What bottom treatment makes for the most speed? I have polished the bottom of my old fiberglass canoe, using the same equipment and polishes that I use for my car. It's all shiny now. Is there anything else I should do to prepare for a race?
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Posted by: BNystrom on Feb-27-13 7:02 AM (EST)
Now that you've wasted a lot of time polishing it, sand it with 400 grit. The slightly textured surface is actually faster than a polished surface.
Posted by: jackl on Feb-27-13 8:19 AM (EST)
And the other thing is to train, train, and train some more.
Posted by: davavd on Feb-27-13 9:37 AM (EST)
I was afraid the answer would be wet-sand. That's what we used to do to sailboat bottoms back in the day, but I thought just maybe someone had discovered something new. No biggie, the boat is short and I've still got two days before the race. Training I've been doing since I started thinking about the race (Battle-on-the-Bayou, Ocean Springs, MS). I'm in pretty fair condition for a 60 year old; I won't win, but I should finish respectably and have a good time doing it.
Posted by: Pirateoverforty on Feb-27-13 10:42 AM (EST)
Lot's of people just out for the paddle. That first leg you'll be fighting some headwind until you get up into the bayou. Stay out of the pack making that first turn, I have been in a press so tight I couldn't get my paddle in the water. No where to get out and stretch except for the lone bathroom break. I wanted to fix up an old glass canoe and make a run for placing in the solo canoe class but have been spending too much time on the road and haven't finished it.
The winners will be..................|
Posted by: thebob.com on Feb-27-13 11:16 AM (EST)
The winners will be the paddlers who spent the most time training, and have the most experience racing; NOT the paddlers with the canoe that has the most highly polished hull.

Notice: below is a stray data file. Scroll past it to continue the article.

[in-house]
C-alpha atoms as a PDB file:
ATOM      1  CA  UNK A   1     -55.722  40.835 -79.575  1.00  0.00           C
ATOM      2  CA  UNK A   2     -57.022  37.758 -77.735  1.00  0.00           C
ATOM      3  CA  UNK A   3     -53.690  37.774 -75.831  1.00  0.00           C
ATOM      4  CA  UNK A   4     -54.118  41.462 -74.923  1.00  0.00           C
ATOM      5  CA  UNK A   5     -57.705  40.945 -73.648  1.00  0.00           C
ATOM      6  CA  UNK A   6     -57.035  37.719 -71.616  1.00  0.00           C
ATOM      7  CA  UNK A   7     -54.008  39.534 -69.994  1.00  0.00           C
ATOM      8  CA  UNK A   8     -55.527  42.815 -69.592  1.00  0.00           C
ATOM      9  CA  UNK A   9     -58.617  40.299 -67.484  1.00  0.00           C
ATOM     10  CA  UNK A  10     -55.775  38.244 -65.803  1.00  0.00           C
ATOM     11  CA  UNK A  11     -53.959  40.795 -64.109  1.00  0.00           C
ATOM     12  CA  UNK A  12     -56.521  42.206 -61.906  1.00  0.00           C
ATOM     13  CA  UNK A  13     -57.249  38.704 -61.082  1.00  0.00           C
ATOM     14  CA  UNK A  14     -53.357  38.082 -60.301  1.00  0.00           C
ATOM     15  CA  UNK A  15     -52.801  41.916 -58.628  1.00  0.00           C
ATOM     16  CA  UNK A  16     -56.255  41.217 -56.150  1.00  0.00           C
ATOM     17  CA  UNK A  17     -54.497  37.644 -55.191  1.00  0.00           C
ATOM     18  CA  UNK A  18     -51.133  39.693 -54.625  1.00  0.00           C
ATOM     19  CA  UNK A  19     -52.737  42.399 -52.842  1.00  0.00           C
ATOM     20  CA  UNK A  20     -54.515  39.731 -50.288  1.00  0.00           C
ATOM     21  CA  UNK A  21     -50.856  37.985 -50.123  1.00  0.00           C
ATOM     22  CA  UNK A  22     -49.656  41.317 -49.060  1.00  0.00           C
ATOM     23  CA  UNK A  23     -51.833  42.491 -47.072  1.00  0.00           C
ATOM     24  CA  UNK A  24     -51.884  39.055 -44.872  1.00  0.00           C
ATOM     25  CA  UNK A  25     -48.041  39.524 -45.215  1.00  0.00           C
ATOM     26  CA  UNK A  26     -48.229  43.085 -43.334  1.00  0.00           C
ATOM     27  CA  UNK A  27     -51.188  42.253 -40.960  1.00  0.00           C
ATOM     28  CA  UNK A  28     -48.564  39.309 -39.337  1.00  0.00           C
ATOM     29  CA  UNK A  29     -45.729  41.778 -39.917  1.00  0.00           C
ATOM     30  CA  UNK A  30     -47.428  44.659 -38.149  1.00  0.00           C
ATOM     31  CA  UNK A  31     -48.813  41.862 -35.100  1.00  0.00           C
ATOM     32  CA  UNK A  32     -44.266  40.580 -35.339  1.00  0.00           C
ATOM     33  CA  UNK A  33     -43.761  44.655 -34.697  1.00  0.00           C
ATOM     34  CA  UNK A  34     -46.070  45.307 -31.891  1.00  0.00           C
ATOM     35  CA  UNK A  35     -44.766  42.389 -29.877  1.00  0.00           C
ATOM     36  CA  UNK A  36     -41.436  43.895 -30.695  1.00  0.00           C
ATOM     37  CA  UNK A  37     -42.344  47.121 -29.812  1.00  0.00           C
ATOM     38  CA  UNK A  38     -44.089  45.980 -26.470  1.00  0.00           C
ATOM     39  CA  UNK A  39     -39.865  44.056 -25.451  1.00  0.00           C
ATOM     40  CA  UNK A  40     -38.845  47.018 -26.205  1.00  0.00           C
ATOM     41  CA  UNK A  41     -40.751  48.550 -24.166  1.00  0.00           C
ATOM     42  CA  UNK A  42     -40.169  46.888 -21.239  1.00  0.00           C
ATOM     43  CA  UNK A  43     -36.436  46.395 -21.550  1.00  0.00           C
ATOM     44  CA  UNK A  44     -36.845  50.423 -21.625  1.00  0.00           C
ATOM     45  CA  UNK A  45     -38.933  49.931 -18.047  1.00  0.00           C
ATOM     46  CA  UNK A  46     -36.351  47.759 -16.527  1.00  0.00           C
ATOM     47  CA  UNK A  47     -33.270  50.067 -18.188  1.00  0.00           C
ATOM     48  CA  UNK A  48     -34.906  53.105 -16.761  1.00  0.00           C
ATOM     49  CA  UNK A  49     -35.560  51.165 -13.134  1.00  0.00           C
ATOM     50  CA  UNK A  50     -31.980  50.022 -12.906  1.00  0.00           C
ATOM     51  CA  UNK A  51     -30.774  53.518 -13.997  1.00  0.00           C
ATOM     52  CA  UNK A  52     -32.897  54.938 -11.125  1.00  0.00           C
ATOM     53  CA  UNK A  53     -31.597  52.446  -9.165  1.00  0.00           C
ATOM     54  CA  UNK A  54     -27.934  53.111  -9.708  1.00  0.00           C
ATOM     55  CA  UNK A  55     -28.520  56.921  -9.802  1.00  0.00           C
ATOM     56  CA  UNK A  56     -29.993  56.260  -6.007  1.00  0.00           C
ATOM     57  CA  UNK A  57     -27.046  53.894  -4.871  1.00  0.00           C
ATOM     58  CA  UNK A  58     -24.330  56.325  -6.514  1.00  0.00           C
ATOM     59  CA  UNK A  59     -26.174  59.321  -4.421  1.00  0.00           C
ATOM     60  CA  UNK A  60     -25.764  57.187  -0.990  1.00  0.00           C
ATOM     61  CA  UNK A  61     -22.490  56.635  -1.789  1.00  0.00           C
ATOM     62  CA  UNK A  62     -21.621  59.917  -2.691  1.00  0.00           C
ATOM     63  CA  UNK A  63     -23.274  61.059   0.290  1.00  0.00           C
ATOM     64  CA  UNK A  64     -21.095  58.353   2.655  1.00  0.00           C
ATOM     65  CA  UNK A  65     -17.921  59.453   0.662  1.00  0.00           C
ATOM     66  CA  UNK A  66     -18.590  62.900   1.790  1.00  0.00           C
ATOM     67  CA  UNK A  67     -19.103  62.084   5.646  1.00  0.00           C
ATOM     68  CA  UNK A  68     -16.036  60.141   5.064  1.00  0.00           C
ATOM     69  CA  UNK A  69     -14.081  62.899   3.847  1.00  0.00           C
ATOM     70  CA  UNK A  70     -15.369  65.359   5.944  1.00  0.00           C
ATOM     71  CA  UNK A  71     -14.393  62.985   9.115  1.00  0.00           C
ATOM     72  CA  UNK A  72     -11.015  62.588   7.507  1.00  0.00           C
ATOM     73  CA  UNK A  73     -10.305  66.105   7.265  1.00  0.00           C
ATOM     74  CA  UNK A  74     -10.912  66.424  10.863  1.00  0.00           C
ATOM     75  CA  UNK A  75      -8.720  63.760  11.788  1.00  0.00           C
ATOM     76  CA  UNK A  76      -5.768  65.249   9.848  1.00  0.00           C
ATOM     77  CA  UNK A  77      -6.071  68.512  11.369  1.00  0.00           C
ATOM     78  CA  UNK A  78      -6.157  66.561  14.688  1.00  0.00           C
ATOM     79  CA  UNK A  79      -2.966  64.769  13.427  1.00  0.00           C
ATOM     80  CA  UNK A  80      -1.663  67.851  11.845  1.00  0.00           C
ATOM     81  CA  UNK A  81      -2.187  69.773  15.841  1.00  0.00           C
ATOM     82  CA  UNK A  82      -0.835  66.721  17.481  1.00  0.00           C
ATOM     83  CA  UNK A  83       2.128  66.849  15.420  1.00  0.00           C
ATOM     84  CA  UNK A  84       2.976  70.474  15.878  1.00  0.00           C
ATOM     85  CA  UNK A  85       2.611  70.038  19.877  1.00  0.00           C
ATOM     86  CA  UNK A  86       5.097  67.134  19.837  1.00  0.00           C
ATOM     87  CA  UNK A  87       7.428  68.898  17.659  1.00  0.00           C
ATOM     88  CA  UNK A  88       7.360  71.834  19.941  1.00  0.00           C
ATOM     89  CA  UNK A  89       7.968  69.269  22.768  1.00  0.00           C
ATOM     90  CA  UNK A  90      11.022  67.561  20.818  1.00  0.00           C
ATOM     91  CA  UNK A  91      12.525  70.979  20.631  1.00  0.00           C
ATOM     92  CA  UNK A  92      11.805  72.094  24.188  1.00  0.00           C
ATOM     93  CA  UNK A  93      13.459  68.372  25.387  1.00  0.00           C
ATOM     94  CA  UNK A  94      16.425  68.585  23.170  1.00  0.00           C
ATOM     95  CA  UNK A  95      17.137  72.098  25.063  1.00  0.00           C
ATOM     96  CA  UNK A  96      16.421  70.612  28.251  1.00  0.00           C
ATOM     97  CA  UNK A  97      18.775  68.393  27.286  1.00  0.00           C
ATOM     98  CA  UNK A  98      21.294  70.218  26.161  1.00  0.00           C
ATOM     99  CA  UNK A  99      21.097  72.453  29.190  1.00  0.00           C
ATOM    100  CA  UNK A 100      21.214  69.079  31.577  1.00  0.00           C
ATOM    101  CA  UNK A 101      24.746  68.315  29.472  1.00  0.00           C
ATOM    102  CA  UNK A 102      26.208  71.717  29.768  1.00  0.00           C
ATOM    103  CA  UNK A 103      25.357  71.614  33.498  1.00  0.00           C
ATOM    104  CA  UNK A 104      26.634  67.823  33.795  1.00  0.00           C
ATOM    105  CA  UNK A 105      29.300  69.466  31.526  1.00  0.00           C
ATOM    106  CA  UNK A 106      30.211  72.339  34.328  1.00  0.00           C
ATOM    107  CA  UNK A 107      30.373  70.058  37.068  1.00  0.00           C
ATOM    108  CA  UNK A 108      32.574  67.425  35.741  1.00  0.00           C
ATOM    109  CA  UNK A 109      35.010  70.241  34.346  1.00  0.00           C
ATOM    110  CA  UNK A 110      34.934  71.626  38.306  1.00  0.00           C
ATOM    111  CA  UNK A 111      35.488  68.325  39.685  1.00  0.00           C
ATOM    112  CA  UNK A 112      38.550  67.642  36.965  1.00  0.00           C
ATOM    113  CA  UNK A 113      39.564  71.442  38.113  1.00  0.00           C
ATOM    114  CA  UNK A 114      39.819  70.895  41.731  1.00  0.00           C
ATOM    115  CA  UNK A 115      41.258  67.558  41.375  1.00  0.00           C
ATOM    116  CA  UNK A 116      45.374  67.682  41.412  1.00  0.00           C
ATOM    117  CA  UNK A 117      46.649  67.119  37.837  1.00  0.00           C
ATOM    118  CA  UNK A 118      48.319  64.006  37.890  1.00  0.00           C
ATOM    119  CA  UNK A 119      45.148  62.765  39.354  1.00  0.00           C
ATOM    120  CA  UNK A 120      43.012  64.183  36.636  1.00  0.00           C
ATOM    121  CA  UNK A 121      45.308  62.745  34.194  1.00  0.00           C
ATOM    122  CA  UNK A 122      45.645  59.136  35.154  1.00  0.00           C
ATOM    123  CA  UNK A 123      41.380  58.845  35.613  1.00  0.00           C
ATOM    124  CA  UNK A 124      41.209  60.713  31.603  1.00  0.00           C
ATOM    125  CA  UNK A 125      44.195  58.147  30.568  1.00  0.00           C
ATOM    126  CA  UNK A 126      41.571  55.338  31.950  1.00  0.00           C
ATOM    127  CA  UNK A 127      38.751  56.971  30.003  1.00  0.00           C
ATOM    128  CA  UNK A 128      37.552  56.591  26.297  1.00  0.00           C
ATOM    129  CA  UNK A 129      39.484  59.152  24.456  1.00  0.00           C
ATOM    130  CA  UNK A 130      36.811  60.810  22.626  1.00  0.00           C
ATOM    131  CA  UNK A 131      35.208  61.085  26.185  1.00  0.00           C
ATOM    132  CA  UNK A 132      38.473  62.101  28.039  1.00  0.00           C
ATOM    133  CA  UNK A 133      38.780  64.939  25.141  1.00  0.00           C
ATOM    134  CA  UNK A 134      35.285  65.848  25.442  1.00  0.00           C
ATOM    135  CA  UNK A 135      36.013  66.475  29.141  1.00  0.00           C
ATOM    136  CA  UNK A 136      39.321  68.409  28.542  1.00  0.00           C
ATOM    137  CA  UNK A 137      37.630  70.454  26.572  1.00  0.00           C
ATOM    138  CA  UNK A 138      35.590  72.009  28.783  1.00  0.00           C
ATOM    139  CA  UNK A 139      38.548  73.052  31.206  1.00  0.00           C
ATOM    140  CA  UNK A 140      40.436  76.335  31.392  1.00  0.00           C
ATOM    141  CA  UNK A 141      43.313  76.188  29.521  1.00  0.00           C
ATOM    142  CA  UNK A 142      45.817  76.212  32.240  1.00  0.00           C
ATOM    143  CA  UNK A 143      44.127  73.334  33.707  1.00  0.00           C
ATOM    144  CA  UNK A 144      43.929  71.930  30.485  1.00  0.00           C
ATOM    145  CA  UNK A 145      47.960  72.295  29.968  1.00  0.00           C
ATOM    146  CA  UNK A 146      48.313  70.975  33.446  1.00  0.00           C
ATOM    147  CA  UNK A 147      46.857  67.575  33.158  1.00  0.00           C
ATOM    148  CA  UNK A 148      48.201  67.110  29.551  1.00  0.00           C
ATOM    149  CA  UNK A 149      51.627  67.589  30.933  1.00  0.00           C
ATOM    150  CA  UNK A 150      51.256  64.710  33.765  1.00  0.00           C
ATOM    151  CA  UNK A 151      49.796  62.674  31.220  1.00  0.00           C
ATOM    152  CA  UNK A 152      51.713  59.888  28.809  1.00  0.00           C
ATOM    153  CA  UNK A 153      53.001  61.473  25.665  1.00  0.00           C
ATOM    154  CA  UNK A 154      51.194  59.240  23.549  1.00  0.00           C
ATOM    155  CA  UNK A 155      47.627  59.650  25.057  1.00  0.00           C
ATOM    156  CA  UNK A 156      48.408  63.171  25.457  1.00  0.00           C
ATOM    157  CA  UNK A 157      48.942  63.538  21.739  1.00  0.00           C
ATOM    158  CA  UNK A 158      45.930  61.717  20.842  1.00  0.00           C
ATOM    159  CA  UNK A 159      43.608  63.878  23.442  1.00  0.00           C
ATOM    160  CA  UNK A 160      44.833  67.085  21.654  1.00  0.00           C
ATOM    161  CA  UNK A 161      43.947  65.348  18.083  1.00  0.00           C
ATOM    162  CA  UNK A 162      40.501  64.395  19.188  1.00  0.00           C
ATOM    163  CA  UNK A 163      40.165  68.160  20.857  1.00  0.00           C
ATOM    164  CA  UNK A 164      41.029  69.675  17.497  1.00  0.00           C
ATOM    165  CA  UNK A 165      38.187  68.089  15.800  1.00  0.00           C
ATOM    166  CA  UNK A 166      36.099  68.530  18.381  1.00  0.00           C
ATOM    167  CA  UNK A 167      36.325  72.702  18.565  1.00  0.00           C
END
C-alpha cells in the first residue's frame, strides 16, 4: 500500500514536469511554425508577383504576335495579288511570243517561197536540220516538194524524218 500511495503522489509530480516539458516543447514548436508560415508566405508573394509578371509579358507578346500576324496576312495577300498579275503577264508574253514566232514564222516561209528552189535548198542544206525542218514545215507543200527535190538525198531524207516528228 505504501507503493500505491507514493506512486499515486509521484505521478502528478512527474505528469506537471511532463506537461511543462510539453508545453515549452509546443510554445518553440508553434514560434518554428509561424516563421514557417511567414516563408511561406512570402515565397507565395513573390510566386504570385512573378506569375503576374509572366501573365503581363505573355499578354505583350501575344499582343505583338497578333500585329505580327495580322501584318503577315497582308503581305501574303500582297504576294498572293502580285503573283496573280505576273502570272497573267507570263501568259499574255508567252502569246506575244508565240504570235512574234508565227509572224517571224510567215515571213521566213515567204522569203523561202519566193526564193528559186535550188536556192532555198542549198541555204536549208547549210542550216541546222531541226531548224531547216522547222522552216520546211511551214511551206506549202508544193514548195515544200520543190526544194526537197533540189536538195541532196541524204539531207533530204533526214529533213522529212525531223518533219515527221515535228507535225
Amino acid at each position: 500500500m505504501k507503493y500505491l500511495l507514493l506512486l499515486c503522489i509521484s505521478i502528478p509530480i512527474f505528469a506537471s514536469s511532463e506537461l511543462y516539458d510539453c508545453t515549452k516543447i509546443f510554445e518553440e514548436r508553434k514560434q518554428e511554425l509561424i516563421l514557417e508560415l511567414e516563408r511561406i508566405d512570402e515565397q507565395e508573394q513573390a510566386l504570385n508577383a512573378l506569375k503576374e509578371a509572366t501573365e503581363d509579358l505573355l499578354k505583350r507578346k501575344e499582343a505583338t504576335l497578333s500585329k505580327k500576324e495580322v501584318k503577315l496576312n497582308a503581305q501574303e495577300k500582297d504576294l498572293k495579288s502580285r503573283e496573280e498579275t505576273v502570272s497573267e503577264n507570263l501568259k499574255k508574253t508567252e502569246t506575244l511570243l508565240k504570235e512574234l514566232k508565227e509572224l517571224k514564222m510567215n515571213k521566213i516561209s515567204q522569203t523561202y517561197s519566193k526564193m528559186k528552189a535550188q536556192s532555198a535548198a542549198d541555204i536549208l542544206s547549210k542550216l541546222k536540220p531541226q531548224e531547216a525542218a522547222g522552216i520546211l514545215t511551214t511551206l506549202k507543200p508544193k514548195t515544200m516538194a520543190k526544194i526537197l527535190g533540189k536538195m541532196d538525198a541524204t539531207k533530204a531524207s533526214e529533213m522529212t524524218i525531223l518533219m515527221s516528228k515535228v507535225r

What about Rain-X?|
Posted by: magooch on Feb-27-13 11:35 AM (EST)
Some have insisted that Rain-X makes a difference. I'm thinking about trying it, but I wonder how one would ever tell the difference. One thing I've noticed is that when I first launch and take off--no matter which boat I'm in it feels fast. After a few hours of paddling, they all seem to slow down.
Should have the opposite effect. One |
Posted by: g2d on Feb-27-13 12:52 PM (EST)
wants a tiny, thin layer of water to be able to adhere to the surface.
dimples like a golfball will do that|
Posted by: Pirateoverforty on Feb-27-13 1:03 PM (EST)
Mythbusters did it to a car and improved the gas mileage.
Posted by: willi_h2o on Feb-27-13 11:19 AM (EST)
The "myth" originated earlier than that.|
Posted by: g2d on Feb-27-13 12:57 PM (EST)
After our rowing coach talked to our MIT naval architects, he had us wet sanding the shells with fine sandpaper.
a fraction of a percent |
Posted by: nickjc on Feb-27-13 1:44 PM (EST)
is all you can hope for with surface treatment. On the other hand, assuming training is all done, improving your drafting/wake riding skills can give you a 10-20% boost.
Posted by: CEWilson on Feb-27-13 2:18 PM (EST)
John Winters, the Shape of the Canoe, has a cogent discussion of surface friction, pgs 21-22.
Reduce bottom size, bottom size|
Posted by: Glenn_MacGrady on Feb-27-13 2:52 PM (EST)
Best way to speed up the canoe's bottom is to reduce its friction and drag by reducing the immersed bottom size.
Posted by: davavd on Feb-28-13 6:48 AM (EST)
Thanks for all the info, everybody, especially the "been there did that", Pirate. I'll try to stay clear on the first turn.